Maria Ohisalo (Greens), the Minister of the Interior, has voiced her satisfaction that the government has found an agreement to bring in up to 175 refugees from camps in Greece, Cyprus, Italy and Malta. (Mikko Stig – Lehtikuva)


THE FINNISH GOVERNMENT has decided to re-settle up to 175 people from refugee camps in Greece, Cyprus, Italy and Malta.

The Ministry of the Interior on Friday said the decision made by the ruling parliamentary groups enables the government to contribute to alleviating the humanitarian situation of asylum seekers in the member states surrounding the Mediterranean Sea.

The group of asylum seekers is to primarily consist of children, single-parent families and other people in the most vulnerable position who will likely qualify for international protection and are originally from countries with a precarious security situation, such as Afghanistan and Syria. The re-settlements will be confirmed by a government decision in accordance with the aliens act.

The preparatory work falls under the purview of the Ministry of the Interior, Police of Finland and Finnish Immigration Service (Migri).

Maria Ohisalo (Greens), the Minister of the Interior, on Friday expressed her delight that the five ruling parties were able to reach an understanding on the issue and, therefore, help children in extremely difficult situations.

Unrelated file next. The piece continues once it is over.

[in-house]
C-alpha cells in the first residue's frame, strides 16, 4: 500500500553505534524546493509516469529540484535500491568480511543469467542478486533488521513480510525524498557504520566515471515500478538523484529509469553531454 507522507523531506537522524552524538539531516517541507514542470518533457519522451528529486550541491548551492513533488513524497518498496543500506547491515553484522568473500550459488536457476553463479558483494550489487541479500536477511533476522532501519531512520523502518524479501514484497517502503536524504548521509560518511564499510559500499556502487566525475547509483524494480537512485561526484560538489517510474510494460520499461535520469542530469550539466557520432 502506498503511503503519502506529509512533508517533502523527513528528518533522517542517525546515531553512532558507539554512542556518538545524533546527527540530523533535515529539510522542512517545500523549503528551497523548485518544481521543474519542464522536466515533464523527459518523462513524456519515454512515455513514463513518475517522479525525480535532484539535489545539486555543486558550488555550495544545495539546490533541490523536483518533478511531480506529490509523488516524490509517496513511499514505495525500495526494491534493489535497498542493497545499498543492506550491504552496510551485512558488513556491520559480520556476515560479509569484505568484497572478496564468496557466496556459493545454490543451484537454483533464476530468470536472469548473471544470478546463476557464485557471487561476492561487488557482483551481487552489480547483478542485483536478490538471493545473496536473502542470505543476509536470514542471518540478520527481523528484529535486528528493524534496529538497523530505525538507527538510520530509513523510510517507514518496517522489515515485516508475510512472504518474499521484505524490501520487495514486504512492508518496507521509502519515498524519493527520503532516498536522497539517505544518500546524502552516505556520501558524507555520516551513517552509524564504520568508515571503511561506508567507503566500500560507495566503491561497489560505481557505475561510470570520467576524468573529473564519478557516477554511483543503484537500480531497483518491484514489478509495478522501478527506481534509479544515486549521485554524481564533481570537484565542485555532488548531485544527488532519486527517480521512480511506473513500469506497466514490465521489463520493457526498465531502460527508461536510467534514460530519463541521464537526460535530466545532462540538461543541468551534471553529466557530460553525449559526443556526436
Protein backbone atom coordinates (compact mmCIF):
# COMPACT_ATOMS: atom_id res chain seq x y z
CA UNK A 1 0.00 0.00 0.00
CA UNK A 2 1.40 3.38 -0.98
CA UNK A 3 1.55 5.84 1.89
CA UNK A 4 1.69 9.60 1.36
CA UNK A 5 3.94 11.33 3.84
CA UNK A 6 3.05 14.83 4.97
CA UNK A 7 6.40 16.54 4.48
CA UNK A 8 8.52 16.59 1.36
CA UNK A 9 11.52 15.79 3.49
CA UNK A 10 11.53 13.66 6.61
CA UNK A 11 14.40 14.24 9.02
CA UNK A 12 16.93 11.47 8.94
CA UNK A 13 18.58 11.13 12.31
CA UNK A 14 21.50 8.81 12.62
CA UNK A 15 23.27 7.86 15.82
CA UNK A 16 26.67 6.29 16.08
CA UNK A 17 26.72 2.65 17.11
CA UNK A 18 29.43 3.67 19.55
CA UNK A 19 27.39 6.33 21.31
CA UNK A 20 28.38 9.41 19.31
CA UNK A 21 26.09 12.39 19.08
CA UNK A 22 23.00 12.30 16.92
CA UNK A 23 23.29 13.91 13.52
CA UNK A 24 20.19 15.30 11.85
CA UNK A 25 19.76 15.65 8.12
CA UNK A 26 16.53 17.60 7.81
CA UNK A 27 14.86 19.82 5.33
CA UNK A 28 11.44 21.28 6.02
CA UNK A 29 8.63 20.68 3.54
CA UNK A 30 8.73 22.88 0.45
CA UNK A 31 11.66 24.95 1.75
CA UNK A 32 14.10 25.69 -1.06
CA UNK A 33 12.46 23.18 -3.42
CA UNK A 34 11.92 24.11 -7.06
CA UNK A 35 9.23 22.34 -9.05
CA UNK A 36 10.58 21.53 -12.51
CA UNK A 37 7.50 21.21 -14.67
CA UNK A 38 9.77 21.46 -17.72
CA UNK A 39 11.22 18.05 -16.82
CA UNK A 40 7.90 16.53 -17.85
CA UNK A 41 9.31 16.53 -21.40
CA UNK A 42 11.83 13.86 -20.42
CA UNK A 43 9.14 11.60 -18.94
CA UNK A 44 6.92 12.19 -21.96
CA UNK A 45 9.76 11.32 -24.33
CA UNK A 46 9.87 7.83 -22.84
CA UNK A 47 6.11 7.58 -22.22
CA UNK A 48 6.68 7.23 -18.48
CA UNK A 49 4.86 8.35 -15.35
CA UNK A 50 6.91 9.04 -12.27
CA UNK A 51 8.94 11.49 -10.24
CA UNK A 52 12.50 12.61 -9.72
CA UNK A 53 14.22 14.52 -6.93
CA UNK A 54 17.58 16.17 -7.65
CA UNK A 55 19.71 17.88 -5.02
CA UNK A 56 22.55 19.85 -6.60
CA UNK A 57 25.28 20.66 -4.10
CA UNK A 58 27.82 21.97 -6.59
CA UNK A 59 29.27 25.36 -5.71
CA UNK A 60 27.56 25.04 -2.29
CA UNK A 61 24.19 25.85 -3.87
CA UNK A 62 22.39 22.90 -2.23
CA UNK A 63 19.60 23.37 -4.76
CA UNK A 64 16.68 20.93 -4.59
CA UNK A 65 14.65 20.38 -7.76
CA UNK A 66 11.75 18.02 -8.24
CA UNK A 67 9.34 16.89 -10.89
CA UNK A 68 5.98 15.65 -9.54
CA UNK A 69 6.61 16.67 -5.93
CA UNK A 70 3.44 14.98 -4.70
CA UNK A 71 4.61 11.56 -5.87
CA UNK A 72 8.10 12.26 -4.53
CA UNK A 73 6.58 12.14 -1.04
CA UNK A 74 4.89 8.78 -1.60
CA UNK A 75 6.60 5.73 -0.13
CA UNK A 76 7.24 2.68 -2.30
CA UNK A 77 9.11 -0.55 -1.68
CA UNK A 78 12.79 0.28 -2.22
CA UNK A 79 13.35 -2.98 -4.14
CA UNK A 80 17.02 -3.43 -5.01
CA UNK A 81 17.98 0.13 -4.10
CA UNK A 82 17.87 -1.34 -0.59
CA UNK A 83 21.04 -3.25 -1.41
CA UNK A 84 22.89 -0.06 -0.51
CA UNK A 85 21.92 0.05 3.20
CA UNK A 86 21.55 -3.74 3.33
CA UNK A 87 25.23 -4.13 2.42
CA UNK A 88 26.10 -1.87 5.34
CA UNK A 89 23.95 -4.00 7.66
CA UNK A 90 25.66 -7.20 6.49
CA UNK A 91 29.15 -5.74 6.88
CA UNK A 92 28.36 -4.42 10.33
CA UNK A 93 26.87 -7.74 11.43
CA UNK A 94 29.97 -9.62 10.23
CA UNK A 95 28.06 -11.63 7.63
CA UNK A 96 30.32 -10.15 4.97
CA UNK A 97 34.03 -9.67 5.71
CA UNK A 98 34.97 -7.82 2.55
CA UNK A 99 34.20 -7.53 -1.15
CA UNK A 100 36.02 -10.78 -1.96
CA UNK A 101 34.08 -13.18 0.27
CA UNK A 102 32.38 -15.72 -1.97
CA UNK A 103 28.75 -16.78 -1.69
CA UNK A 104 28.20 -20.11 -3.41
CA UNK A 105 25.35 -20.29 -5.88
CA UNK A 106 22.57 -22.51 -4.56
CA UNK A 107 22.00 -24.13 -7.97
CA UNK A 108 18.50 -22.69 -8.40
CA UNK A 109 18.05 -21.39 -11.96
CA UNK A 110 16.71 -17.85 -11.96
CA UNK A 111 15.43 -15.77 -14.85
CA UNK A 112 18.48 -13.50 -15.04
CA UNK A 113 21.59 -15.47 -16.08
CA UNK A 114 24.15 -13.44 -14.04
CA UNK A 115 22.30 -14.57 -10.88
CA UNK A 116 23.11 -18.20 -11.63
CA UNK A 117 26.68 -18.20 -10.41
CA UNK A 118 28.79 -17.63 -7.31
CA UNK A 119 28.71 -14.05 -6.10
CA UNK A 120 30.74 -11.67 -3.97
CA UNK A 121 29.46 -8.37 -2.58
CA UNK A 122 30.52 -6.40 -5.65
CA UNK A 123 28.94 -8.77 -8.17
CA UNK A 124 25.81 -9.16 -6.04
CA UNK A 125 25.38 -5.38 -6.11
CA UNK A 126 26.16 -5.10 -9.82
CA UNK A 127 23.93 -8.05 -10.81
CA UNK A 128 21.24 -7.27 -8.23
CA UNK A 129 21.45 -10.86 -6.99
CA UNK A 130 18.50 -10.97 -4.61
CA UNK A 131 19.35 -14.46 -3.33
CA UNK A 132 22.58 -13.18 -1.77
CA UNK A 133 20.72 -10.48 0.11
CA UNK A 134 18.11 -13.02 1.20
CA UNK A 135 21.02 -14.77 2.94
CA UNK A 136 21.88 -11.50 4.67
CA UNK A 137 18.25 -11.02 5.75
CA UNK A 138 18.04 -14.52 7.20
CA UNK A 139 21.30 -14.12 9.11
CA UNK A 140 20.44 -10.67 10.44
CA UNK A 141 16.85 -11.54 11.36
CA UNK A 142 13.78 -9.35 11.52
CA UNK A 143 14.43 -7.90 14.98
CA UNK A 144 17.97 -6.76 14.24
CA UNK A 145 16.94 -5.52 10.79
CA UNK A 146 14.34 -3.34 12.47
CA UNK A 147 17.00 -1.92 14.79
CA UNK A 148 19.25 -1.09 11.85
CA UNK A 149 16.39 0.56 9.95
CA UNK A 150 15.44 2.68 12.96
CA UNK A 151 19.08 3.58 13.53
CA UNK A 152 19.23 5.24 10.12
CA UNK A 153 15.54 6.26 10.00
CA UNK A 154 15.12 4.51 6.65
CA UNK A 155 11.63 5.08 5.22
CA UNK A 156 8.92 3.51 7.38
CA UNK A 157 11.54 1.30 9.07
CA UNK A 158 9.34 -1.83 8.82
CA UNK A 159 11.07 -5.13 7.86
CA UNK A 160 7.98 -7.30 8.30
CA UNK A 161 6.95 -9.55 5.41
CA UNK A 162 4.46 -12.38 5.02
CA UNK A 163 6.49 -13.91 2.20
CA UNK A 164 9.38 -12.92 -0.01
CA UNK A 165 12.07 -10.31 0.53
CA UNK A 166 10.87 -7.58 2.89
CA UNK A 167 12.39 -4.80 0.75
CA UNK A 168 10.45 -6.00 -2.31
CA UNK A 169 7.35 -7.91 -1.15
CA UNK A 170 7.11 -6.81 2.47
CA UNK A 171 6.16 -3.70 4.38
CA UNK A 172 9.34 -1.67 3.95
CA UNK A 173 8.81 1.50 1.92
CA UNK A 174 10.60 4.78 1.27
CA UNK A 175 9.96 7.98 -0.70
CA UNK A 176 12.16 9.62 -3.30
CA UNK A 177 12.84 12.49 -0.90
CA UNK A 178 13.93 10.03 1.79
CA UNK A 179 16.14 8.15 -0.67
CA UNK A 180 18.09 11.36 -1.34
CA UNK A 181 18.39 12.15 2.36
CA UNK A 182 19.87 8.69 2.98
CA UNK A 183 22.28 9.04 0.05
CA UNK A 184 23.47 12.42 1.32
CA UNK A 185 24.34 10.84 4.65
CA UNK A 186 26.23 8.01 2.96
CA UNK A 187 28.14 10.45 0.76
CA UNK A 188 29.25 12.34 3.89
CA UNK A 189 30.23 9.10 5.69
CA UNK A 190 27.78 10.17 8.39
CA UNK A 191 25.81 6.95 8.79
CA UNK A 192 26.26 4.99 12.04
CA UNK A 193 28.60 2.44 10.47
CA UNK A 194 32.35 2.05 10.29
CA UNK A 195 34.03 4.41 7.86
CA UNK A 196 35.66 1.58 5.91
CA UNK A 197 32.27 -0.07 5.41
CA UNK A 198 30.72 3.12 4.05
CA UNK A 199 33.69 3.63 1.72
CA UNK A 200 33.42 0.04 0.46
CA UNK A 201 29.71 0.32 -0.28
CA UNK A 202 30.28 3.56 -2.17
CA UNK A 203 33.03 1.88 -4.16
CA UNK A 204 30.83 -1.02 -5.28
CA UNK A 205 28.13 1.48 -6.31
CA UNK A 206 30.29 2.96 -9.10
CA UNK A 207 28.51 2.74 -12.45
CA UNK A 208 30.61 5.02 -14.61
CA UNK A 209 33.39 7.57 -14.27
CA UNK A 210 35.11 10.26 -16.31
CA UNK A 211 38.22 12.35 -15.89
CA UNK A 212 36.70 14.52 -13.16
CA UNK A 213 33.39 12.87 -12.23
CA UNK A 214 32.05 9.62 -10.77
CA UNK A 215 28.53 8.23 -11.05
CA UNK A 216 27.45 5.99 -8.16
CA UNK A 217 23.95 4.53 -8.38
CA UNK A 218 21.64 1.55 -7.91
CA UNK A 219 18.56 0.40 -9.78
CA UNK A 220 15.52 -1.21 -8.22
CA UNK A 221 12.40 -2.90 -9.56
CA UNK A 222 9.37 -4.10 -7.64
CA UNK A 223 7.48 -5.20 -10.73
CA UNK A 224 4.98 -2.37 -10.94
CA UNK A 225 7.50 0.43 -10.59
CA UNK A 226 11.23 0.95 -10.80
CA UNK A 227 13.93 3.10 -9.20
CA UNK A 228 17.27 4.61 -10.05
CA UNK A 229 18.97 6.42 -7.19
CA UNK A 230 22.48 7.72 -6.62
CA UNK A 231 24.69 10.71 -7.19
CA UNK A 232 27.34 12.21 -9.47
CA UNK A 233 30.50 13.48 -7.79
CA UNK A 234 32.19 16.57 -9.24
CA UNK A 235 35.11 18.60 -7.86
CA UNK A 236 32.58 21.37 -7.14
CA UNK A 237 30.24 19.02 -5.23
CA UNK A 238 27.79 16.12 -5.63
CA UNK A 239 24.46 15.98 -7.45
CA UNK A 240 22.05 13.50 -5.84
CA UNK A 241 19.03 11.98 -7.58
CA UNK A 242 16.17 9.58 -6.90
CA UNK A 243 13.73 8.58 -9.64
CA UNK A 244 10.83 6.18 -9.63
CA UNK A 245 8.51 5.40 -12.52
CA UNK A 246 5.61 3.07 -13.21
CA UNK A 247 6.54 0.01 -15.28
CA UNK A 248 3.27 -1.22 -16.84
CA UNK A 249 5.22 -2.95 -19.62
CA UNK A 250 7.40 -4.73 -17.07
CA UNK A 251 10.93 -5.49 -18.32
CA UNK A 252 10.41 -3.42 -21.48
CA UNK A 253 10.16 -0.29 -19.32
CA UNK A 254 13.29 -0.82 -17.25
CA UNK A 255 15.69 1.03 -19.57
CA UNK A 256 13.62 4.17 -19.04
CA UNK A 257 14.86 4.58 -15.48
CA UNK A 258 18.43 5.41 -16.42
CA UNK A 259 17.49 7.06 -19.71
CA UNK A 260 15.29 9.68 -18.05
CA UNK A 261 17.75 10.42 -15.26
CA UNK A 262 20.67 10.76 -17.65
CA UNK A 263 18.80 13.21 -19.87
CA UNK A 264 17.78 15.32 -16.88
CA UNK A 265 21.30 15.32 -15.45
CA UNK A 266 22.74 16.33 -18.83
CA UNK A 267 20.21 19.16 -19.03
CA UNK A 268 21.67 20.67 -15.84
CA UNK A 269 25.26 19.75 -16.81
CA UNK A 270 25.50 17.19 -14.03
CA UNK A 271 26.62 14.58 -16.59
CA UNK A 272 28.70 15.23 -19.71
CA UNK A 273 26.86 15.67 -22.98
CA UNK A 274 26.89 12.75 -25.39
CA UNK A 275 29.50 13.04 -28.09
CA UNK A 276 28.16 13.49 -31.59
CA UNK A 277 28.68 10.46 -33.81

“It is important that Finland, as a country on the external border of the EU, contributes to finding both a solution to the acute situation and a sustainable solution to the European asylum system,” she said.

“As soon as possible,” she later replied to a question about the timerable for the re-settlements according to Helsingin Sanomat. “It’s probably not worthwhile to set up a live broadcast outside the airport’s doors, but the children will be picked up step by step.”

She reminded that the growing pressure from migration may seriously test the reception capacity of member states surrounding the Mediterranean, causing additional pain and suffering to asylum seekers – especially underage ones – in the refugee camps.

The Ministry of the Interior pointed out that welcoming some of the asylum seekers is a concrete opportunity for the government to not only help people of concern but also to respond to the pleas of the UN High Commissioner for Refugees (UNHCR).

“EU member states in the Mediterranean region also have a key role in controlling migration flows to Europe,” it reminded in a press release.

Save the Children has estimated that underage people make up a third of the 41,000 refugees and asylum seekers living in camps in Greece. Their situation is extremely dire: the Moria camp on Lesbos, for example, is currently housing more than 18,000 people despite being initially designed for no more than 2,200.

The Ministry of the Interior also stated that the costs arising from re-settling refugees in the most vulnerable position can be covered under the Asylum, Migration and Integration Fund of the EU.

Around 2,500 asylum seekers arrived in Finland in 2019, signalling a drop from the levels preceding the migrant crisis that erupted in 2015.

Aleksi Teivainen – HT
Source: Uusi Suomi